Self-employment. Reflections on a model
of representation for an emerging collective interest
SUMMARY: 1. Position of the problem. – 2. Self-employment associations. – 3. Current features of a representation system being constituted. – 4. A possible reference model: employer associations. – 4.1 Comparative experience. – 5. Concluding points.
1. Position of the problem.
In the current historical phase, the self-employed represent a category of particular interest, as not only has it increased numerically, but has also undergone a sort of "revolution", leading to a notable and unexpected change for the category. It is a heterogeneity of male and female workers, ranging from the advanced tertiary sector (the so-called Knowledge Economy Cognitive
Capitalism) to the professional associations and those who are unregulated.
For a clearer framework, it is considered appropriate to retrace the evolution of self-employment working backwards. A first phase can be placed from the second post-war period to the end of the 1960s, when the growth of self-employment is attributable in particular to the proliferation of small craftspersons and retailers since, during the period of reconstruction, trade and crafts constituted key sectors of the Italian economy, as well as forming a strong attraction for workers who were low skilled but typified by ambitions of social mobility. In this context, therefore, a large number of workers is created, who make up what has been called "autonomous petit bourgeoisie", supported by a protectionist public regulation and with reduced access barriers. In the 1970s and 1980s, however, the component of self-employment increased due to the proliferation of small and micro enterprises, linked to the spread of industrial districts.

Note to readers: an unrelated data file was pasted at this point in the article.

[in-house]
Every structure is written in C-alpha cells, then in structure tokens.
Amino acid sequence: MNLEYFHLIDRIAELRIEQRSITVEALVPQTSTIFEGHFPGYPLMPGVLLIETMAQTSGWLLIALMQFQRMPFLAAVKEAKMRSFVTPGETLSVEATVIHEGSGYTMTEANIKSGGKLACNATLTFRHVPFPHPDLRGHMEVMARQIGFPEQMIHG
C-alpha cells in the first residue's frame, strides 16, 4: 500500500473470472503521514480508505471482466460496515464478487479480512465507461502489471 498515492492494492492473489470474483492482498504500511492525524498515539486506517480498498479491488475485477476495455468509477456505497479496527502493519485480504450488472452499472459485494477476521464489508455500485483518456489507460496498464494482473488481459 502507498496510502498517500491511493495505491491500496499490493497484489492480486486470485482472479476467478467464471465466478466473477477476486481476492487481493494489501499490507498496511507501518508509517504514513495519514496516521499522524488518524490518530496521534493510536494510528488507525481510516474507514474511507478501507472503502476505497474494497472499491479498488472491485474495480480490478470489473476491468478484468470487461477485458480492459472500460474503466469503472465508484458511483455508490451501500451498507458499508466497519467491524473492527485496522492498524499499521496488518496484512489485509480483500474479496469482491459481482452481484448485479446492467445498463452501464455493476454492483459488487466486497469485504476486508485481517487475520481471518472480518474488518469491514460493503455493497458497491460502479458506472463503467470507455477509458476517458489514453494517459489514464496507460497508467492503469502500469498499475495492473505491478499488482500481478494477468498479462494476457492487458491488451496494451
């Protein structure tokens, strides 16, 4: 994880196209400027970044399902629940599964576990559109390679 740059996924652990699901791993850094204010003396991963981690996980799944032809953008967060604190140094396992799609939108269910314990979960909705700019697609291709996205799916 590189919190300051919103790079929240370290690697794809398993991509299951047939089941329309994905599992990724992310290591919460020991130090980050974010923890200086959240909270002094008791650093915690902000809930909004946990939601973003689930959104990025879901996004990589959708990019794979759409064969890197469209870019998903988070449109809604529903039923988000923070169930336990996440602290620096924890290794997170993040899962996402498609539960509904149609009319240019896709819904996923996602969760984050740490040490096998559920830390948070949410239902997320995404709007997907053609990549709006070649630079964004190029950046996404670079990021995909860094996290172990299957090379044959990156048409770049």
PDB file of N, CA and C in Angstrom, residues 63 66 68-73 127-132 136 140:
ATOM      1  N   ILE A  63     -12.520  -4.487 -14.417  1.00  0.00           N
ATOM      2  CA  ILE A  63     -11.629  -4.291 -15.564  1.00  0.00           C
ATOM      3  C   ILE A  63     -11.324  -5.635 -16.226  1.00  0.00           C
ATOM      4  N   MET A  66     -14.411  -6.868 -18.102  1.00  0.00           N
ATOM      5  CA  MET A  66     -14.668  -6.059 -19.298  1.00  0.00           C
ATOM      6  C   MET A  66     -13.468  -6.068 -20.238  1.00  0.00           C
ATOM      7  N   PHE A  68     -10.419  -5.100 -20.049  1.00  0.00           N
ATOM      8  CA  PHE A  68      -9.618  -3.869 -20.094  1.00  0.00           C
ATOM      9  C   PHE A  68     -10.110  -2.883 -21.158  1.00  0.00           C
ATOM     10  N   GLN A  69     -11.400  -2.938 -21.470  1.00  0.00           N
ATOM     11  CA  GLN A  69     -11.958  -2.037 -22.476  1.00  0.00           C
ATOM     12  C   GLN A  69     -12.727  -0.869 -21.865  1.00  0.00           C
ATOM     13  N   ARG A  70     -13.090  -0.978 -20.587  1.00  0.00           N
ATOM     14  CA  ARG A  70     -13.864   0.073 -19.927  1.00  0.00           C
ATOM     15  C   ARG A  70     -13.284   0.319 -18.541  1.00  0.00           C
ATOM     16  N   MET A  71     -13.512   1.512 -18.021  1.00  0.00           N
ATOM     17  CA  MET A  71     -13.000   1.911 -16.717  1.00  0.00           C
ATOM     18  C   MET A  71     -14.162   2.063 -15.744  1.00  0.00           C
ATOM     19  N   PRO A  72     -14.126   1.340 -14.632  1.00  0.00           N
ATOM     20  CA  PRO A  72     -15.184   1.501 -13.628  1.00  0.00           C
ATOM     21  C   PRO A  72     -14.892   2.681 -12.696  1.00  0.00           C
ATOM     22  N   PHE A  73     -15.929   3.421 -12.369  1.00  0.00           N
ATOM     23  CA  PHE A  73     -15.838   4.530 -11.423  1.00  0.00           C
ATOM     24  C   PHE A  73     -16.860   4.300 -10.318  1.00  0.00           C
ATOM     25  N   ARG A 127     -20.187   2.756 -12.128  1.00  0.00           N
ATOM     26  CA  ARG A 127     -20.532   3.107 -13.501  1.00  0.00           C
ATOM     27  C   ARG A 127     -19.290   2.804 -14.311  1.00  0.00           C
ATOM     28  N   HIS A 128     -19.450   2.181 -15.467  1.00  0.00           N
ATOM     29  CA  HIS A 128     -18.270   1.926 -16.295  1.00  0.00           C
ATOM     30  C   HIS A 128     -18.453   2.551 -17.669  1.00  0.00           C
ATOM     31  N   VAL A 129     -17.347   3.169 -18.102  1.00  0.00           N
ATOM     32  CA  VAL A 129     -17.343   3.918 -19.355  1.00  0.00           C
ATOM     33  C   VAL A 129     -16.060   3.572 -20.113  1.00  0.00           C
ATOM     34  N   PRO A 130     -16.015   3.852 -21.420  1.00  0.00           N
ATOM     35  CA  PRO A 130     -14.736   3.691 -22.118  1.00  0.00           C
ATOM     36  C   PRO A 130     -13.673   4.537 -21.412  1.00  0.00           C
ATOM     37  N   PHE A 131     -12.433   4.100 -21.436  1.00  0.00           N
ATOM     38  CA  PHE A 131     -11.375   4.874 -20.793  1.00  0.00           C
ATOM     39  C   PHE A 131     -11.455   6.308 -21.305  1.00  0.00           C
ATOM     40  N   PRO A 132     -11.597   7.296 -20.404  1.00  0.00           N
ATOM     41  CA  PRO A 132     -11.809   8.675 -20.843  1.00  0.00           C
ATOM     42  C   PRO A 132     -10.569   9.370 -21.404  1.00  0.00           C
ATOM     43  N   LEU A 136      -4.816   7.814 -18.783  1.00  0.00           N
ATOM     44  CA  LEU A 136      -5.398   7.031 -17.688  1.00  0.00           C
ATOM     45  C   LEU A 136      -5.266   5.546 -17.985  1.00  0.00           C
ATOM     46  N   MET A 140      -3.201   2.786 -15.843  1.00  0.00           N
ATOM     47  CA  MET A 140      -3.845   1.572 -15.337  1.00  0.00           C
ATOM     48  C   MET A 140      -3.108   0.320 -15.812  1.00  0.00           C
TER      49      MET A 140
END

The current phase began, however, in the 1990s, and is characterised by a strong expansion of the tertiary sector. In this way there has been a growth of professional activities and highly specialised occupations, both of an intellectual nature and with high technical qualifications. The growing number of people who have moved towards self-employment can also be traced back
LLI, Vol. 4, No. 2, 2018, ISSN: 2421-2695 II
to the high rates of unemployment on the one hand, and the increasingly felt needs of work-life balance on the other. Moreover, it is the self-employed, not the dependent workers, who are the main users of the new job opportunities put in place by the platforms, in the dual form of intermediation of "physical services" and "virtual services".